There is nothing dumber than lying to your mentor.
For my program to work I must be completely honest with myself and others at all times. Honesty is the core requirement of a successful program of healing. “How It Works” from Chapter 5 of the Big Book of Alcoholics Anonymous says this:
Those who do not recover are people who…are constitutionally incapable of being honest with themselves…There are those, too, who suffer from grave emotional and mental disorders, but many of them do recover if they have the capacity to be honest.
The only person who stands to lose by lying is me. When I enter the Addiction Cycle and call my mentor he has no idea why I am calling and has nothing at stake in my recovery. If I tell the truth, he will not know it is the truth; if I lie, he will not know it is a lie. My lie costs him nothing at all. There is nothing I can tell my mentor he has not heard before, and my mentor will never judge me. Even if I lose my sobriety, calling my mentor and telling the truth will result in personal growth and a better chance for long-term recovery.
Yet despite all these reasons why I should never lie to my mentor, I did, once.
It wasn’t even about a big thing like losing my sobriety. I honestly do not remember all the details now because it happened months ago. All I know is that I had done something shameful and I did not want to tell my mentor about it.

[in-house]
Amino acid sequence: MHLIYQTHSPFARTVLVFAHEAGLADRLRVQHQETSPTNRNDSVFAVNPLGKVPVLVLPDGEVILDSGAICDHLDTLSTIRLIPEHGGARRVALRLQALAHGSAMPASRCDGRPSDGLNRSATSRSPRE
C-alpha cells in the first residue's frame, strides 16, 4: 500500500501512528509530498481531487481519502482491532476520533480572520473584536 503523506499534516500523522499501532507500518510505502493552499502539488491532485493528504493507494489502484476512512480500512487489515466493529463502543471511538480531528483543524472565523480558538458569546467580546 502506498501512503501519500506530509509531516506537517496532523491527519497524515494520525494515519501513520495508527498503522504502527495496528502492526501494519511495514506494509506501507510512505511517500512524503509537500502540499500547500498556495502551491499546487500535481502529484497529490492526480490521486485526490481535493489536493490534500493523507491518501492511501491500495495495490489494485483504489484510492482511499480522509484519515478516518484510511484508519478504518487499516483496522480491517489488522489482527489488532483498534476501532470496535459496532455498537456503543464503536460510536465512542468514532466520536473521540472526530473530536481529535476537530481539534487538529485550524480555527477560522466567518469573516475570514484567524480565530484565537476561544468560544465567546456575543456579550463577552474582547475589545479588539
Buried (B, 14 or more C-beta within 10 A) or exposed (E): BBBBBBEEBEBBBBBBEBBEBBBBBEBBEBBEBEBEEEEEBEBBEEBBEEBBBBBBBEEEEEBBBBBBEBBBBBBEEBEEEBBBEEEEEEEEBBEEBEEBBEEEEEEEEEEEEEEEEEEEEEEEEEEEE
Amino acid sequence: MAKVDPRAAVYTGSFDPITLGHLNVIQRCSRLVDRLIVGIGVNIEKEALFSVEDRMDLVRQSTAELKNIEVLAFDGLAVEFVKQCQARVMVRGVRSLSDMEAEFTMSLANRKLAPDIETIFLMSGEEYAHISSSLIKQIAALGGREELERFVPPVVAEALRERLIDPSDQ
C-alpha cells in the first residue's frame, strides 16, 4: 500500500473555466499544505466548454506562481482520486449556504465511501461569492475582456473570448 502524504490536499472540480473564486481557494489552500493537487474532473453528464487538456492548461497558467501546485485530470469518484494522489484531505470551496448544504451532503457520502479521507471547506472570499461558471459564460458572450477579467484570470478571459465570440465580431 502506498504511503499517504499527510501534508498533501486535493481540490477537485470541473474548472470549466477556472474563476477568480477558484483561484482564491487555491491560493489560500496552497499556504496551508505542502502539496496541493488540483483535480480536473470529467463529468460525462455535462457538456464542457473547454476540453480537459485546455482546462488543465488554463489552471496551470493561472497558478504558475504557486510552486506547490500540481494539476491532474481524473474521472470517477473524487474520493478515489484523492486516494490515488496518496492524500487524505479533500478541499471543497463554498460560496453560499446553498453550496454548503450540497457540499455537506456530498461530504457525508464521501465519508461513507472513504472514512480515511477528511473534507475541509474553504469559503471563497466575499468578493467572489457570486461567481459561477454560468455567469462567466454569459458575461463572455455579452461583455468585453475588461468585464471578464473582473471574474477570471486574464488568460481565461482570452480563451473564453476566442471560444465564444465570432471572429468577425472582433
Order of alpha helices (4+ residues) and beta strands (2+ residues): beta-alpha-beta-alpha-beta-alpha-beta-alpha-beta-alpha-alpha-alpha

So instead I told a half-truth and minimized my actions so my mentor would not know what a ‘bad person’ I was. Ironically, my mentor knows all about my personal history and whatever I tried to cover up that day was nothing in comparison. I was not even in the Addiction Cycle at the time! Can you imagine how much more difficult it would have been to tell the truth if I had been in the Cycle?
There was a voice in my head that told me, “He doesn’t need all the details, just give him the basics.” Unfortunately the ‘details’ were where the damning part of that day’s events resided and I was not honest about them. As soon as I hung up I felt terrible and stupid. Not only had I just lied to a person I had promised never to lie to, I was reverting to addict-thinking (justifying lies and half-truths) and I was sabotaging my own recovery program. Like I said: Stupid. It took me a full 24 hours to call my mentor back and admit my lie. God is merciful and I got my mentor’s voicemail the next day; I did not have to admit my lie to him ‘face-to-face’.
Today’s Challenge: There’s an ‘addict’ in all of us that doesn’t want to get well, that wants to continue old patterns of behavior and self-destruction. When you are in the Addiction Cycle the truest test of your desire to stay sober is whether or not you tell the truth to your mentor. Remember: Your mentor will never know you lied to him. The only person that stands to lose is you. The next time you are in the Addiction Cycle ask yourself this Question: Am I being completely honest with my mentor?